Early detection of cancer has long been touted as a crucial factor for a patient’s prognosis. Finding cancerous tumors in their earliest stages improves the effectiveness of treatment and shortens the recovery for patients. Unfortunately, many tumors go undetected until it’s too late. Machine vision is helping physicians find tumors when they may have been previously overlooked.
How Tumors Are Often Identified Today
Standard methods to detect tumors often rely on symptoms to draw attention to a particular area. For example, in the case of lung cancer, a patient may complain of a frequent cough. Tumors in the GI tract may result in problems with digestion or elimination. Brain tumors may result in headaches or mental difficulties.
A wide range of scans as well as endoscopy is used to find evidence of cancerous growth. But in their infancy, tumors can be hard to differentiate from the surrounding tissue. The resolution of the scan may not be adequate. Lab results may not be conclusive. Or radiologists and physicians may simply overlook the tumor in error.
Machine Vision Is Now Helping to Find Tumors
Advances in machine vision have led to higher accuracy rates for the discovery of tumors. By training algorithms with thousands of photos of both healthy and cancerous tissue, artificial intelligence can more accurately identify patterns that indicate the presence of a tumor. Machine vision algorithms are trained to ignore other tissue, nerves, and masses detected in the scan data and alert physicians to possible tumors.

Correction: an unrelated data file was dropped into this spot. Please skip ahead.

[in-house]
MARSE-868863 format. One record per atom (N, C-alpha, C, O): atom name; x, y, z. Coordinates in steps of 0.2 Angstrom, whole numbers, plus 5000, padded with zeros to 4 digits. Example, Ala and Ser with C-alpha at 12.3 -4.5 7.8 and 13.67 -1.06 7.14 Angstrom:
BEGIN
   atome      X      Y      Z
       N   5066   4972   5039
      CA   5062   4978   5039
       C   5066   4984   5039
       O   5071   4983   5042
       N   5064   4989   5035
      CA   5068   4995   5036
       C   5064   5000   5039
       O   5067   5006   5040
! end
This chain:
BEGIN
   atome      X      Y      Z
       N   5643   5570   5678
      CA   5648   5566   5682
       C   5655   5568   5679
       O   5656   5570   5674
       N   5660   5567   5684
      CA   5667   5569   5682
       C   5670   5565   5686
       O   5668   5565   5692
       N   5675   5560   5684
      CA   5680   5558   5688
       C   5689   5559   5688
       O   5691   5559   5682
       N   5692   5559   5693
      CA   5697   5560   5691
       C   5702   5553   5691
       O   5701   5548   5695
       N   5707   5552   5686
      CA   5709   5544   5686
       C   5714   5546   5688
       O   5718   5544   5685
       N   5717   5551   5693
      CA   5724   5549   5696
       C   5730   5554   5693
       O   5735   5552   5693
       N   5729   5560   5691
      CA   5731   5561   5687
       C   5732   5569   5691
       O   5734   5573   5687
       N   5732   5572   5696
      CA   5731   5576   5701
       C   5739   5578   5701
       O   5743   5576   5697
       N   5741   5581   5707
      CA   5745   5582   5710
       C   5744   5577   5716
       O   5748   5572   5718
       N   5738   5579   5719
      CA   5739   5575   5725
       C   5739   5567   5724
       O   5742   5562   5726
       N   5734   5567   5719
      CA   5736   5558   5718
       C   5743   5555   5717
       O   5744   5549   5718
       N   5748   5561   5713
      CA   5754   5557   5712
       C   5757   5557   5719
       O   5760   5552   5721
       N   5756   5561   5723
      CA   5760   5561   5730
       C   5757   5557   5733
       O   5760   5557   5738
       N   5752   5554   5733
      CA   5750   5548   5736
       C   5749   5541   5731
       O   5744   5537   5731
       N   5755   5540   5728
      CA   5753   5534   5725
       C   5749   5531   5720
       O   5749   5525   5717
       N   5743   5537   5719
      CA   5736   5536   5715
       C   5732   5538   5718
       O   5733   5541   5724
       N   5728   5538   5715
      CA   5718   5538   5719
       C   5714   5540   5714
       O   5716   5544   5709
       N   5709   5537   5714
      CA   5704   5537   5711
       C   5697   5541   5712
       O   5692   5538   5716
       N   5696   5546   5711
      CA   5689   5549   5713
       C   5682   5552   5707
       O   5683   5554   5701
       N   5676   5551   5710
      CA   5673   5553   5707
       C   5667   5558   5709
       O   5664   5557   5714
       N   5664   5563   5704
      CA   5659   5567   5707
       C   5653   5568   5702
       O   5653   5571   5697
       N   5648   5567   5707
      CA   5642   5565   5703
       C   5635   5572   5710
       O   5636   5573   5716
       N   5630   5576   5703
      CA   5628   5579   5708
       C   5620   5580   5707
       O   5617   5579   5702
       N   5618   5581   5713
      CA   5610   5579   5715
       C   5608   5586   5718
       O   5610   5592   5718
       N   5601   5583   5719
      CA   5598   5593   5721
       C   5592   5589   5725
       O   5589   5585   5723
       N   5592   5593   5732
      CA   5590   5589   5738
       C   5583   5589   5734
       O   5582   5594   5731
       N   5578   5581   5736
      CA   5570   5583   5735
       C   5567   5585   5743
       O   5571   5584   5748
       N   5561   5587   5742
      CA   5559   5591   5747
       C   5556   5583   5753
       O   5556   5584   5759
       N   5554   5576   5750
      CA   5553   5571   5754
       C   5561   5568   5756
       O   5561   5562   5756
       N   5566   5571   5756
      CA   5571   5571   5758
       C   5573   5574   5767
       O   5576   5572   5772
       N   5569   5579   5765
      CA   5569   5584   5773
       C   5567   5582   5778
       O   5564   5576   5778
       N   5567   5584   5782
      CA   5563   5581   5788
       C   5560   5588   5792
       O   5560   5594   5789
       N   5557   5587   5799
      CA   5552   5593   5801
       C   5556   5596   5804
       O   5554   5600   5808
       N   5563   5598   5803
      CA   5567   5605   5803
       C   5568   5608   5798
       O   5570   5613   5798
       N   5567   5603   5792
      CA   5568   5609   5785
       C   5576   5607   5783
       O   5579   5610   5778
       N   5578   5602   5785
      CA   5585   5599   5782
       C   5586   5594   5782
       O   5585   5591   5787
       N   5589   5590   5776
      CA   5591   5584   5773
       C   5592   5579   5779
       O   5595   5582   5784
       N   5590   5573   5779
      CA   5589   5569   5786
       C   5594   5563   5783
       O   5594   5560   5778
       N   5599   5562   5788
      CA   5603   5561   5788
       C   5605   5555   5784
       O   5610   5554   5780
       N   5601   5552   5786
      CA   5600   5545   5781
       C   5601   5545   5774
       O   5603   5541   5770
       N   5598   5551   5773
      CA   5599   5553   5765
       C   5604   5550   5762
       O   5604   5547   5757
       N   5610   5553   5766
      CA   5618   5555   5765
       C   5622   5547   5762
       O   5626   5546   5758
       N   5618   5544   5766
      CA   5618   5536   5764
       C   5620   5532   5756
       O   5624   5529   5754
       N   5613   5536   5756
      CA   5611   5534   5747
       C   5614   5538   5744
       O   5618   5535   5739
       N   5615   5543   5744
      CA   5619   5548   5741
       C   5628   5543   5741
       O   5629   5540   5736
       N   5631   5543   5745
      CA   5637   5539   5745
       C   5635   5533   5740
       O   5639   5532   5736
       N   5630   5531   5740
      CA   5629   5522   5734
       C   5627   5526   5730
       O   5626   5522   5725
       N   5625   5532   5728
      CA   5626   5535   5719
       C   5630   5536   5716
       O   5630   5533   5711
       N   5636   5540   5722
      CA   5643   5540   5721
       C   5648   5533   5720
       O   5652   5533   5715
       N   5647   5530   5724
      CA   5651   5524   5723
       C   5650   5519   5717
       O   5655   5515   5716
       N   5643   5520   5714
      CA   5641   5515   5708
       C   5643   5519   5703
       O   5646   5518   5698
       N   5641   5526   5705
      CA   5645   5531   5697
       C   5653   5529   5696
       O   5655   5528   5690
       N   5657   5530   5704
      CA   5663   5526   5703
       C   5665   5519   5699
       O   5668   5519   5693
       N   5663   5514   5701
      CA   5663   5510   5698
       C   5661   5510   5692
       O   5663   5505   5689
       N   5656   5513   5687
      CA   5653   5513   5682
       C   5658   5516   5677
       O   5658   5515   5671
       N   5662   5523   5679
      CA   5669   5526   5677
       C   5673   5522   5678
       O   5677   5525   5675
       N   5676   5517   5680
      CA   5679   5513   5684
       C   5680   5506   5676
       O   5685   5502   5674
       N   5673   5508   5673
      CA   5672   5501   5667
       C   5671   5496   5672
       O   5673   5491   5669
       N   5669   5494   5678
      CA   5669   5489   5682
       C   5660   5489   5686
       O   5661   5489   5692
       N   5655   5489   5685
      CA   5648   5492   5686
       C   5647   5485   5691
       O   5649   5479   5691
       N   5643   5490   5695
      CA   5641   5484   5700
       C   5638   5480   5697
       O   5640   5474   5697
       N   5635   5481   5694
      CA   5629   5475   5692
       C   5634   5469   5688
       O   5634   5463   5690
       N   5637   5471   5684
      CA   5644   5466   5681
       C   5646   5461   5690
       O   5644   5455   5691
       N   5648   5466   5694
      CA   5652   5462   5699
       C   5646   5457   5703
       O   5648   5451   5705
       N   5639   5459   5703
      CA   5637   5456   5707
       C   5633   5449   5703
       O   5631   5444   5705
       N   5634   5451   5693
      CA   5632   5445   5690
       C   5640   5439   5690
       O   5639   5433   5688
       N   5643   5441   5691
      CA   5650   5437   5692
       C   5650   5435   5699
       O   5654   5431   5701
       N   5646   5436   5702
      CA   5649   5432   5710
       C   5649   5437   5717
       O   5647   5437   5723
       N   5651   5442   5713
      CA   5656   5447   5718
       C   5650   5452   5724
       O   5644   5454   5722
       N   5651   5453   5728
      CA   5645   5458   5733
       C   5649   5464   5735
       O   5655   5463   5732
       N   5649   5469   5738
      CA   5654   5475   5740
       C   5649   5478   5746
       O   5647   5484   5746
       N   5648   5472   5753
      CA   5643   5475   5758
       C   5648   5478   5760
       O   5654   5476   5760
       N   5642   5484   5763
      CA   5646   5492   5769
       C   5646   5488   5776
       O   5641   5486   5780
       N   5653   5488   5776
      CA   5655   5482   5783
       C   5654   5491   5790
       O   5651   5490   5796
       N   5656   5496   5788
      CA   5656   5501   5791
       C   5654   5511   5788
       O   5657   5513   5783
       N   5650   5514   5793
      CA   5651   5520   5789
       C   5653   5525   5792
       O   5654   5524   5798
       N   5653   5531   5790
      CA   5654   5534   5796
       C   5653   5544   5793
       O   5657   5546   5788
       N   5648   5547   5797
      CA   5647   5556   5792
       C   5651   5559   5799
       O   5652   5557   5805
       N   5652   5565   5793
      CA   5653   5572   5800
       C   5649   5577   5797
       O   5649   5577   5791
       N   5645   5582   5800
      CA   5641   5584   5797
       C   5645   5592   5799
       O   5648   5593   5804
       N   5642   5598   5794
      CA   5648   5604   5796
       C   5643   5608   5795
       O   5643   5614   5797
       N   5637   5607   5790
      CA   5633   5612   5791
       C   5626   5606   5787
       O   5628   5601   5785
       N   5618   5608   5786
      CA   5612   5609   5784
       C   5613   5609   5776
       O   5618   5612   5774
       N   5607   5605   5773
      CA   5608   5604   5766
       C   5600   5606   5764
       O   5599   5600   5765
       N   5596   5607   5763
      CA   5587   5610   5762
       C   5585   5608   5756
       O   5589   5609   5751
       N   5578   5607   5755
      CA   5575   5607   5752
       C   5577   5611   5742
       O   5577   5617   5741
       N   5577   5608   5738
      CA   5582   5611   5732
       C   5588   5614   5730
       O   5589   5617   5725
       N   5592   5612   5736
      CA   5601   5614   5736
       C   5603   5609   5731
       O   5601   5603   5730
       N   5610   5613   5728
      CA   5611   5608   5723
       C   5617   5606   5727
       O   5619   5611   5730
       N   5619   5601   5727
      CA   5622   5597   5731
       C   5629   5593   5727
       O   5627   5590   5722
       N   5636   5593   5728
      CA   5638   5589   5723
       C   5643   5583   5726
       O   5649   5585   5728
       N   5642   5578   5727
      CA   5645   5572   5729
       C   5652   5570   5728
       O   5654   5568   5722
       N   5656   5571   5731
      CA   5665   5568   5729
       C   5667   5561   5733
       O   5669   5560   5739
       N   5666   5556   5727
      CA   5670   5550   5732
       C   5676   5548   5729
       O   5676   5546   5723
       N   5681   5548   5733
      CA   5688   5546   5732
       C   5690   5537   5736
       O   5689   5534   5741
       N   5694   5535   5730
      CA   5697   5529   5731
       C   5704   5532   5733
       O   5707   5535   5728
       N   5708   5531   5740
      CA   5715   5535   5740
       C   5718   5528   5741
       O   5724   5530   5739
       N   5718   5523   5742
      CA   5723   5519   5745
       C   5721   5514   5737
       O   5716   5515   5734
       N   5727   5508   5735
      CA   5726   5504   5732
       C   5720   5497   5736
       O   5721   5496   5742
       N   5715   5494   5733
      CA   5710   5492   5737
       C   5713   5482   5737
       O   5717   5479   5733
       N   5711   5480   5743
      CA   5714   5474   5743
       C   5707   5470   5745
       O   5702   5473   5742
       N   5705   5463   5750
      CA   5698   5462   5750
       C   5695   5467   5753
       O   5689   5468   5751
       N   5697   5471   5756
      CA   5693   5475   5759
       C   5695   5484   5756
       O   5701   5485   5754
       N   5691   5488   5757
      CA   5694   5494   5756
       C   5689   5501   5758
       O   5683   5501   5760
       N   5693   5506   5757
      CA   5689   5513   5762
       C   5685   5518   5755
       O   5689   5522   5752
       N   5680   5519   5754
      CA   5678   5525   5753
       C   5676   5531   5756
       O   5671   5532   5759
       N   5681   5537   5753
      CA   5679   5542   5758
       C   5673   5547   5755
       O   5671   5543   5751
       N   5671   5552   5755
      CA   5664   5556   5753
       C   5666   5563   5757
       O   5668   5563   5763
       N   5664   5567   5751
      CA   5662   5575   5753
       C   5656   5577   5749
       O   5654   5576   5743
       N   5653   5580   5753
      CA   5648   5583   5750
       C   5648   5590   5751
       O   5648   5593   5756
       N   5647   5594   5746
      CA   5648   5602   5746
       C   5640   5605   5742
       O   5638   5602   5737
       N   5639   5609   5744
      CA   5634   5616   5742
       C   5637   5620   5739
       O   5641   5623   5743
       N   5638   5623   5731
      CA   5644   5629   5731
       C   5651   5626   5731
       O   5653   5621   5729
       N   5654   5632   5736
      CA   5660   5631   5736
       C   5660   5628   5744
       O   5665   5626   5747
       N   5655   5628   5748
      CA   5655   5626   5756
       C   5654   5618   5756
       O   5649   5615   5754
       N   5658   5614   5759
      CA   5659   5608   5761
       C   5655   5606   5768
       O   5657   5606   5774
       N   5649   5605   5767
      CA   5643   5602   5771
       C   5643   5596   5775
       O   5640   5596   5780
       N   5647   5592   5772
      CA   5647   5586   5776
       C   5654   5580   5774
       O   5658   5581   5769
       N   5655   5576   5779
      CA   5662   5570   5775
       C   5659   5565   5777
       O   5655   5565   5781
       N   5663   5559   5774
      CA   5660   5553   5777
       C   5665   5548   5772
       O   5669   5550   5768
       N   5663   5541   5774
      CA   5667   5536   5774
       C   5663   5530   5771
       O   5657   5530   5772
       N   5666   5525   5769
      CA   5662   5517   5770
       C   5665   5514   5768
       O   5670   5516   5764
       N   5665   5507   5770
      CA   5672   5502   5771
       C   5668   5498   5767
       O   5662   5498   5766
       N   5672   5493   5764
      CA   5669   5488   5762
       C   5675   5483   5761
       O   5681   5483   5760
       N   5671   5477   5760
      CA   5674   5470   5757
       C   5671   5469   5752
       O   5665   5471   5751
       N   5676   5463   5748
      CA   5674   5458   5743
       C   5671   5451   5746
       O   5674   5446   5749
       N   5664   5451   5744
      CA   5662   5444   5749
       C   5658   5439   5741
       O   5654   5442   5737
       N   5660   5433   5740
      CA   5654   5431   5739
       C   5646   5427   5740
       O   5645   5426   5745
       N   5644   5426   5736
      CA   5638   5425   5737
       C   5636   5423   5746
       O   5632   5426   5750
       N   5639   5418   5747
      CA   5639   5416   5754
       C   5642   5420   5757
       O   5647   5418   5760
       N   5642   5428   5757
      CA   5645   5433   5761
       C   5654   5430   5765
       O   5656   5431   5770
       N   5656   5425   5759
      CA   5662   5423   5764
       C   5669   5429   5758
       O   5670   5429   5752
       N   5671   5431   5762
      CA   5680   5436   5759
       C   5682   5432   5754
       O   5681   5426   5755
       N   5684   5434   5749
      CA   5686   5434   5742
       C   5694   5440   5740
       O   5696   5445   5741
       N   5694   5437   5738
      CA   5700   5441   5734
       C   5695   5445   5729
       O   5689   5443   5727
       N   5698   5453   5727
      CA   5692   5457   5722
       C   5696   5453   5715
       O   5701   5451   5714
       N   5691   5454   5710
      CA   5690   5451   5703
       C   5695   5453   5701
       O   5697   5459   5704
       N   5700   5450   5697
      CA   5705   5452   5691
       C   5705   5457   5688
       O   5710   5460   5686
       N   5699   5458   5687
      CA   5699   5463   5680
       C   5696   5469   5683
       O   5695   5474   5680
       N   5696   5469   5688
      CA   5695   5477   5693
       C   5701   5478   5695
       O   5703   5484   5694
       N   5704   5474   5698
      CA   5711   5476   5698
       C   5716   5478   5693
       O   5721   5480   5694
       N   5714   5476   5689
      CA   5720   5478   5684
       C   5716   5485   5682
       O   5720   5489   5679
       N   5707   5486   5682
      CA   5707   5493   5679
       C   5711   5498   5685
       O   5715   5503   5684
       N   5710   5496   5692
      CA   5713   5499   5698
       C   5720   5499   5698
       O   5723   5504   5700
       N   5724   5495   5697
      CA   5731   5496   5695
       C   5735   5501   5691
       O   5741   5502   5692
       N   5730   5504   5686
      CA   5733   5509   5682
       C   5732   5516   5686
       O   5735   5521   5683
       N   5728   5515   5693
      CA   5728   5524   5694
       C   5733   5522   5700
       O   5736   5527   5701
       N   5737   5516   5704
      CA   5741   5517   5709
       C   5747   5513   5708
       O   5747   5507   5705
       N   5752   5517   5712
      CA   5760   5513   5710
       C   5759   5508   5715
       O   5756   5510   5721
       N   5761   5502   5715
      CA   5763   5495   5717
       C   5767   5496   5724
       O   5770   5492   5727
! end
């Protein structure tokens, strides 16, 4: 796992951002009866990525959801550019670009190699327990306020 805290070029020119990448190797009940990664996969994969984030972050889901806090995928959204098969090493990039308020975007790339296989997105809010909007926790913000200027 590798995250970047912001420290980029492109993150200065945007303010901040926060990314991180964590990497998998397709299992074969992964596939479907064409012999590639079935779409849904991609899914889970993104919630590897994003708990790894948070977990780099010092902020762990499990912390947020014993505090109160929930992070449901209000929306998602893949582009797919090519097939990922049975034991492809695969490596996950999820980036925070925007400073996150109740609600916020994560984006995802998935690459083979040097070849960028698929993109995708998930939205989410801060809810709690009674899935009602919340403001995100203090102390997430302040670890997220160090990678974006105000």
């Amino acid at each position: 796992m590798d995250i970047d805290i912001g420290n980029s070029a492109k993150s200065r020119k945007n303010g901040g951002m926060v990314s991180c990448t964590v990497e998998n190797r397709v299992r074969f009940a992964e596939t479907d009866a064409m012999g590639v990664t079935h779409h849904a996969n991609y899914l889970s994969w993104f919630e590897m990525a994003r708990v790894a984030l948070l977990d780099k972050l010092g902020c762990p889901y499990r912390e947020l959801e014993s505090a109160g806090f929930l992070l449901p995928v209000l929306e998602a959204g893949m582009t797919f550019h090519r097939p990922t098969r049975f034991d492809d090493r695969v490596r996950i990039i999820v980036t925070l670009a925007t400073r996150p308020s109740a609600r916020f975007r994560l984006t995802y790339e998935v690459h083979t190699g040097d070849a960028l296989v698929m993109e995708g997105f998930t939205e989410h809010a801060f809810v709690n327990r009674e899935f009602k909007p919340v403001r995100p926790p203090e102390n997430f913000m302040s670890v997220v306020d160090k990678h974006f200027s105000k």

Artificial intelligence is often used to look for irregular, oddly shaped blotches. Some of these irregularities are only 1-3 mm in size, making them hard for radiologists to notice. Machine vision makes it possible to find these smaller tumors better. Computers are also very good at finding patterns. When data is loaded about a patient, machine vision and advanced algorithms can quickly identify cancerous tissue that is consistent with previous data.
The Future of Tumor Identification With Machine Vision
Scientists are creating new imaging techniques to be used with machine vision technology. A new technology involving near-infrared hyperspectral imaging uses machine vision to find cancerous tissue among normal tissues deep within organs and that is covered by a mucosal layer. Machine learning algorithms then color-code the tumor and non-tumor sections. The wavelengths are safer than X-rays and even visible rays.
To become even more effective at identifying cancer, scientists are expanding their training datasets. By continuing to add information such as the depth of the tumor and the type of tumor, machine learning algorithms increase in accuracy. Scientists are hoping to develop systems that build on top of existing imaging and endoscopy technologies. One idea is to attach machine vision cameras to the end of an endoscope, find tumors in real-time, and quickly have them removed.
Want to add a machine vision camera to your current automated process? Not sure where to start? Contact Phase 1 Technology and let the experts help you pick out the right camera.